Thursday, January 6, 2011
Many years ago, on a business trip to London, I stayed at the Heathrow Hotel (before it was a Marriott property) - and it had a clothesline like this one in the shower. I was amazed. As someone used to toting her own clothes-drying supplies with her on vacation to handle hand-washed items, this seemed like the height of luxury. I'd never seen anything like it. (I didn't stay at such fancy hotels on my vacations!) Update on Jan. 7, 2011: Australian readers can find the product here - and probably a number of other places, too.
Fast forward to now - and many more neat drying options for towels, clothes or whatever. Staying in the shower - or actually, the tub - we've got the Pegasus V Laundry Drying Racks from Leifheit.
Of course, floor racks have been around a long time - but few are as lovely as this Shaker drying rack, sold by Kiosk. A similar (or maybe the same) reproduction Shaker drying rack is sold by Hancock Shaker Village. [via Apartment Therapy]
Robbins Homegoods also makes some nice-looking drying racks which can be found many places, including Bona Fide Green Goods and Gaiam. These are made in New England from "SFI Certified (Sustainable Forestry Initiative) eastern lumber."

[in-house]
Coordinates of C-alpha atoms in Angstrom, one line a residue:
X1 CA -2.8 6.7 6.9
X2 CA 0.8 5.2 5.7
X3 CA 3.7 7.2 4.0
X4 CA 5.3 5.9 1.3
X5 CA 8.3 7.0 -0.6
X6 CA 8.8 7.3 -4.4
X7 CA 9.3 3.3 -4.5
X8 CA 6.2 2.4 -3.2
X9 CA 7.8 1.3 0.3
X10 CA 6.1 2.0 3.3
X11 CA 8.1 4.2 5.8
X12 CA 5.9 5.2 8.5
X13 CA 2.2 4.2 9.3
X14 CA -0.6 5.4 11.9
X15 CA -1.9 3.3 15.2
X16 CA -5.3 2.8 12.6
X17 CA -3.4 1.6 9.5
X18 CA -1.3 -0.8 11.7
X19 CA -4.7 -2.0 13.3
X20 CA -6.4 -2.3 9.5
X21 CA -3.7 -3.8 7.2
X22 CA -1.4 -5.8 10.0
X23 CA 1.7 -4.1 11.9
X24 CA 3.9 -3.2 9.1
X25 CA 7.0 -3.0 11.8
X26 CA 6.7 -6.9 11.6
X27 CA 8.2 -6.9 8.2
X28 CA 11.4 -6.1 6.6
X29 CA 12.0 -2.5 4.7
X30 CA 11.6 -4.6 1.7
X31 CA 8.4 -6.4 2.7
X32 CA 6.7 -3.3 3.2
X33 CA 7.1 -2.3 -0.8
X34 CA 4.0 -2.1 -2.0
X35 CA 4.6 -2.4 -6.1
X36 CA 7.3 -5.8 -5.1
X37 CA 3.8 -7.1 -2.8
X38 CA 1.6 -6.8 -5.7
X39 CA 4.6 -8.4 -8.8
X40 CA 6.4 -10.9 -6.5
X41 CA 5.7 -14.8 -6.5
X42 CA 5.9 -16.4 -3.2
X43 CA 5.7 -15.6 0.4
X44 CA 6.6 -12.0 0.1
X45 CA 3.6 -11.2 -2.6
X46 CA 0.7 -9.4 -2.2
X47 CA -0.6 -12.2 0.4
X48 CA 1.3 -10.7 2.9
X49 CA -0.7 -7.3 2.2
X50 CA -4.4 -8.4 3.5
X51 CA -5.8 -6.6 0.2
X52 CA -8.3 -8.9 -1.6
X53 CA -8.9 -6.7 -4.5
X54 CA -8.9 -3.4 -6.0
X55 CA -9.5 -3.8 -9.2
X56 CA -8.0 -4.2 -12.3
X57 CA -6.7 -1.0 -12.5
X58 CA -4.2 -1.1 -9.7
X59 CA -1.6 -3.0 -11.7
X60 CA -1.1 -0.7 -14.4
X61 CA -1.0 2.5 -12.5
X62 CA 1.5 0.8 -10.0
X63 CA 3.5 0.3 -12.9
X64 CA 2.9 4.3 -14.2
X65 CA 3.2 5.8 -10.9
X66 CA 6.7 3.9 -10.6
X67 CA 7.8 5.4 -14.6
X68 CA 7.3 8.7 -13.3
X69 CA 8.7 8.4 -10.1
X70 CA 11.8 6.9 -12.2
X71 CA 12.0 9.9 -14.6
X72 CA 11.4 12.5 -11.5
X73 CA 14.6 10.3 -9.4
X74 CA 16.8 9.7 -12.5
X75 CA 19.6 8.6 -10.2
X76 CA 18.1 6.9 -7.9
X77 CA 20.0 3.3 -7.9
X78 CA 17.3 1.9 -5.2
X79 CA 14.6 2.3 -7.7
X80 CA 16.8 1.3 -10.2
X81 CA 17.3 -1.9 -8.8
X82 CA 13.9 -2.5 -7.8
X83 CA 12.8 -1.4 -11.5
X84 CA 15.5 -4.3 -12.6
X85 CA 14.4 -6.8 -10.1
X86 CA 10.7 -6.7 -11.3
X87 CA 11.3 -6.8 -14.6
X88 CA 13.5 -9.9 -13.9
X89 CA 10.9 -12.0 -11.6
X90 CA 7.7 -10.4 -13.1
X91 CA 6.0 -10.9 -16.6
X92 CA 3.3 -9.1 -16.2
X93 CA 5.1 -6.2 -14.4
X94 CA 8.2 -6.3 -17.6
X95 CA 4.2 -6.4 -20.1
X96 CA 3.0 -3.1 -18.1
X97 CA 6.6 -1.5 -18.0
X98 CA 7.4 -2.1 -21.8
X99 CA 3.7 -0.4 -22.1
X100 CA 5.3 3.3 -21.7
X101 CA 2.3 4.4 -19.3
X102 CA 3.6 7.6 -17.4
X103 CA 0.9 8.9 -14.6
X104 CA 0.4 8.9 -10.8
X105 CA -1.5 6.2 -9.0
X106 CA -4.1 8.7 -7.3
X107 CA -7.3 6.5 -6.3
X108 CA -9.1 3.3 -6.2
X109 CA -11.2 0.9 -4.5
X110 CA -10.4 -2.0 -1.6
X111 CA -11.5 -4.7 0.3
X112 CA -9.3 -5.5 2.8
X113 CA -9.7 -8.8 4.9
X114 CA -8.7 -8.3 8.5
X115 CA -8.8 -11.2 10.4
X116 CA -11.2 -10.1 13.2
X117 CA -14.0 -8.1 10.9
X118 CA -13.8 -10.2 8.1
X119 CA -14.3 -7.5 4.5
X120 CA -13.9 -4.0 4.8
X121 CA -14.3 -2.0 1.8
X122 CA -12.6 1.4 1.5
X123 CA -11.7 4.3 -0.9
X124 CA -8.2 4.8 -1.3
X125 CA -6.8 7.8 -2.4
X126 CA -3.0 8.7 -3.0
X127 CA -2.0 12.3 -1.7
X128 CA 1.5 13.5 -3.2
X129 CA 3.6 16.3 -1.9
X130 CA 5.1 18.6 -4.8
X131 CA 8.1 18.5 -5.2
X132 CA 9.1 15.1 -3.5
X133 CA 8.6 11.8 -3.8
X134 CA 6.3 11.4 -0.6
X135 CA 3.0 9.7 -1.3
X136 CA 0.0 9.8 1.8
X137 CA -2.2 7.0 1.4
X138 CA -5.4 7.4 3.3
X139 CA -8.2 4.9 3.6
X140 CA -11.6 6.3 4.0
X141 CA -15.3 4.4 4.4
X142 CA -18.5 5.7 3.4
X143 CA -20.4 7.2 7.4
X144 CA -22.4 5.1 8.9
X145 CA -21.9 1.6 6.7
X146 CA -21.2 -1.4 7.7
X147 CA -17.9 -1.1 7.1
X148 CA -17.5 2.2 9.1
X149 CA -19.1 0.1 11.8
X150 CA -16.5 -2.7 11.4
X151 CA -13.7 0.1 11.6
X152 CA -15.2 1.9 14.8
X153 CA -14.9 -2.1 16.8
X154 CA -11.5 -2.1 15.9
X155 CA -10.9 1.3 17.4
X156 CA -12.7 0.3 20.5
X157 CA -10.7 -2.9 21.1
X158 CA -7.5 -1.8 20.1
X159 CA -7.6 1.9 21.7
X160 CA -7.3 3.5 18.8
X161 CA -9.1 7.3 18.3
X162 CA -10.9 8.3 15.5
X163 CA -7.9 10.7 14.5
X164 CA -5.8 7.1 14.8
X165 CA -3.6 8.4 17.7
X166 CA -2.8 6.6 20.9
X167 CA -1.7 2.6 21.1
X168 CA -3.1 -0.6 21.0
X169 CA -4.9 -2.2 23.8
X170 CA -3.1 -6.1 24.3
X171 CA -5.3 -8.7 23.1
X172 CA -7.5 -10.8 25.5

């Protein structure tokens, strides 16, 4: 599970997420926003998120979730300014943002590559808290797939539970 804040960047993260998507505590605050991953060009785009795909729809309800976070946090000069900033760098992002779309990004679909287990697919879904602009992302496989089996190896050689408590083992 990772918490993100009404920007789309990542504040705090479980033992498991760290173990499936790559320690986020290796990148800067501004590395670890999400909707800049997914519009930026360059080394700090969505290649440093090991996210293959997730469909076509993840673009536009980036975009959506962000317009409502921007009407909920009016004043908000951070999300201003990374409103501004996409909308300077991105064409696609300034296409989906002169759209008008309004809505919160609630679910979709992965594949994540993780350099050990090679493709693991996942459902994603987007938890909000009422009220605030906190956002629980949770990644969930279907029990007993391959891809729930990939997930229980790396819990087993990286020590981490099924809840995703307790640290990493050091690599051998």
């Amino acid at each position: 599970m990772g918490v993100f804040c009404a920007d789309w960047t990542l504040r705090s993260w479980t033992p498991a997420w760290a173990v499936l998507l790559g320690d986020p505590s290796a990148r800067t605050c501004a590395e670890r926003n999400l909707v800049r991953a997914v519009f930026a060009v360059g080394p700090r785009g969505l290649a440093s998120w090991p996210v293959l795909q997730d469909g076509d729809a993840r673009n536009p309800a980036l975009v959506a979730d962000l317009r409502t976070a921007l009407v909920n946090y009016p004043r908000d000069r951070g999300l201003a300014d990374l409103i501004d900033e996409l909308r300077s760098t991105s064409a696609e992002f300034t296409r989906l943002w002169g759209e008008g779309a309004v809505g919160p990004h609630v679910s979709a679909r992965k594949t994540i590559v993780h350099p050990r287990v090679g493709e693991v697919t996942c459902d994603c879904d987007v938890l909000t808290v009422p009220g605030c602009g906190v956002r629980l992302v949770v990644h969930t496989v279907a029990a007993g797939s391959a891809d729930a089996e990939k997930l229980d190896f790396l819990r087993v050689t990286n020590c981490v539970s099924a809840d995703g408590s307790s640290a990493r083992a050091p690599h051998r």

For a totally different look, there are the portable clothes lines from Hills of Australia - which are indeed available in the U.S., too. This is the smaller of the two sizes.
And then we have the wall-mounted racks. Ballard Designs has a number of drying racks, including this accordion-style rack. Ballard Designs also has some that aren't accordion-style. [via Apartment Therapy]
Robbins Homegoods, mentioned earlier, also has an accordion-style drying rack, available through a number of sites including Gaiam.
Another wall-mounted option is the Ruck Zuck from Artweger, based in Austria. Apparently the Artzeger products are available many places in Europe, and I'm also finding them in New Zealand, Australia and Singapore. Update on Jan. 10, 2011: See the comments for contact information if you live in the U.S.
Then there are the ceiling-mounted clothes airers. As the Laundry Maid web site says, "Traditional clothes airers have been part of British life for generations." This one comes from Cast In Style. Update on January 7, 2011: You can also find this type of airer in Australia.
And there's also the Lift ceiling dryer from Stewi, based in Switzerland; it "can be raised close to the ceiling using the pull-line."
For another very different approach, here's Einspine's drying line, where you hang clothes using hangers.
And finally, another unique product: WindowDry, handcrafted in Seattle. Update on July 15, 2013: Uncommon Goods, the site currently selling this product, says it's been discontinued — so when the stock runs out, that's it.
Update on Jan. 7, 2011: See three more drying racks!